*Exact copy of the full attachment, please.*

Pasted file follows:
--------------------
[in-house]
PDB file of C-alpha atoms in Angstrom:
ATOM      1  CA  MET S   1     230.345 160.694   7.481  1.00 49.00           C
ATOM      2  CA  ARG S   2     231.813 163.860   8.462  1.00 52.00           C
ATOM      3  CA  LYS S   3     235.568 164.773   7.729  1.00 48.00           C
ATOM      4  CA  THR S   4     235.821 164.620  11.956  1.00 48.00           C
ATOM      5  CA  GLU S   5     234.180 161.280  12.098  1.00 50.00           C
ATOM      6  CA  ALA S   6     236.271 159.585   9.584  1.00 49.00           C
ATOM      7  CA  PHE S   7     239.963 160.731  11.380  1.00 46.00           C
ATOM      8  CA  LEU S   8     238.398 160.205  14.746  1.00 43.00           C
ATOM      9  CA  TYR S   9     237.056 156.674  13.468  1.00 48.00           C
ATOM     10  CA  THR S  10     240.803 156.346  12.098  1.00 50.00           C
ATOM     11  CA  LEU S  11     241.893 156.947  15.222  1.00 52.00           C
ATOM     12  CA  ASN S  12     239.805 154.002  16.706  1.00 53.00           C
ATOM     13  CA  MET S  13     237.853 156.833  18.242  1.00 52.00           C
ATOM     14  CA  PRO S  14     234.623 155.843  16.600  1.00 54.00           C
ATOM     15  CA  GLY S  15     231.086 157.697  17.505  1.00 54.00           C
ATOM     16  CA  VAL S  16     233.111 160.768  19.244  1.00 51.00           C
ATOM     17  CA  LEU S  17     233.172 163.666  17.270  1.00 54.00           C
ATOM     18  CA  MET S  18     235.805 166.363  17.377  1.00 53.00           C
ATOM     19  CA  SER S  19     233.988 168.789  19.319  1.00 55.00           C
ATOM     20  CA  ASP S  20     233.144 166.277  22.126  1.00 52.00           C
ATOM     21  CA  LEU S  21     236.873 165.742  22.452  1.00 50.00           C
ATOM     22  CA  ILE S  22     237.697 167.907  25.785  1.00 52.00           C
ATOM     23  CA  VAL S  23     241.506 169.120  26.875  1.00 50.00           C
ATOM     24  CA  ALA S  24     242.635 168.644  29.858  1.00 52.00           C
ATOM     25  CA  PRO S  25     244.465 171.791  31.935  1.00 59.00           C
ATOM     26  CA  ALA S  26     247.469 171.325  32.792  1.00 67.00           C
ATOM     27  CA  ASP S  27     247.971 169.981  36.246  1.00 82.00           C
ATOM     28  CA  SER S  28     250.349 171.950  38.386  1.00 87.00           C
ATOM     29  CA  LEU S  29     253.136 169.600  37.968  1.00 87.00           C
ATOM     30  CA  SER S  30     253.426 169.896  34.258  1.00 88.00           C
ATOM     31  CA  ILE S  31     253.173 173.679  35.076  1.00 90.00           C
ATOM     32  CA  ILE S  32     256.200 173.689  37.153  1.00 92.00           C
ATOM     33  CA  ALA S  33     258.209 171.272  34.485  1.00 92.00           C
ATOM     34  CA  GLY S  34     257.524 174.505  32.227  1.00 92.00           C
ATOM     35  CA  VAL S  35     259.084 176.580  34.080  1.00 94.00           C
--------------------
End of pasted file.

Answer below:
[in-house]
PDB file of C-alpha atoms in Angstrom:
ATOM      1  CA  MET S   1     230.345 160.694   7.481  1.00 49.00           C
ATOM      2  CA  ARG S   2     231.813 163.860   8.462  1.00 52.00           C
ATOM      3  CA  LYS S   3     235.568 164.773   7.729  1.00 48.00           C
ATOM      4  CA  THR S   4     235.821 164.620  11.956  1.00 48.00           C
ATOM      5  CA  GLU S   5     234.180 161.280  12.098  1.00 50.00           C
ATOM      6  CA  ALA S   6     236.271 159.585   9.584  1.00 49.00           C
ATOM      7  CA  PHE S   7     239.963 160.731  11.380  1.00 46.00           C
ATOM      8  CA  LEU S   8     238.398 160.205  14.746  1.00 43.00           C
ATOM      9  CA  TYR S   9     237.056 156.674  13.468  1.00 48.00           C
ATOM     10  CA  THR S  10     240.803 156.346  12.098  1.00 50.00           C
ATOM     11  CA  LEU S  11     241.893 156.947  15.222  1.00 52.00           C
ATOM     12  CA  ASN S  12     239.805 154.002  16.706  1.00 53.00           C
ATOM     13  CA  MET S  13     237.853 156.833  18.242  1.00 52.00           C
ATOM     14  CA  PRO S  14     234.623 155.843  16.600  1.00 54.00           C
ATOM     15  CA  GLY S  15     231.086 157.697  17.505  1.00 54.00           C
ATOM     16  CA  VAL S  16     233.111 160.768  19.244  1.00 51.00           C
ATOM     17  CA  LEU S  17     233.172 163.666  17.270  1.00 54.00           C
ATOM     18  CA  MET S  18     235.805 166.363  17.377  1.00 53.00           C
ATOM     19  CA  SER S  19     233.988 168.789  19.319  1.00 55.00           C
ATOM     20  CA  ASP S  20     233.144 166.277  22.126  1.00 52.00           C
ATOM     21  CA  LEU S  21     236.873 165.742  22.452  1.00 50.00           C
ATOM     22  CA  ILE S  22     237.697 167.907  25.785  1.00 52.00           C
ATOM     23  CA  VAL S  23     241.506 169.120  26.875  1.00 50.00           C
ATOM     24  CA  ALA S  24     242.635 168.644  29.858  1.00 52.00           C
ATOM     25  CA  PRO S  25     244.465 171.791  31.935  1.00 59.00           C
ATOM     26  CA  ALA S  26     247.469 171.325  32.792  1.00 67.00           C
ATOM     27  CA  ASP S  27     247.971 169.981  36.246  1.00 82.00           C
ATOM     28  CA  SER S  28     250.349 171.950  38.386  1.00 87.00           C
ATOM     29  CA  LEU S  29     253.136 169.600  37.968  1.00 87.00           C
ATOM     30  CA  SER S  30     253.426 169.896  34.258  1.00 88.00           C
ATOM     31  CA  ILE S  31     253.173 173.679  35.076  1.00 90.00           C
ATOM     32  CA  ILE S  32     256.200 173.689  37.153  1.00 92.00           C
ATOM     33  CA  ALA S  33     258.209 171.272  34.485  1.00 92.00           C
ATOM     34  CA  GLY S  34     257.524 174.505  32.227  1.00 92.00           C
ATOM     35  CA  VAL S  35     259.084 176.580  34.080  1.00 94.00           C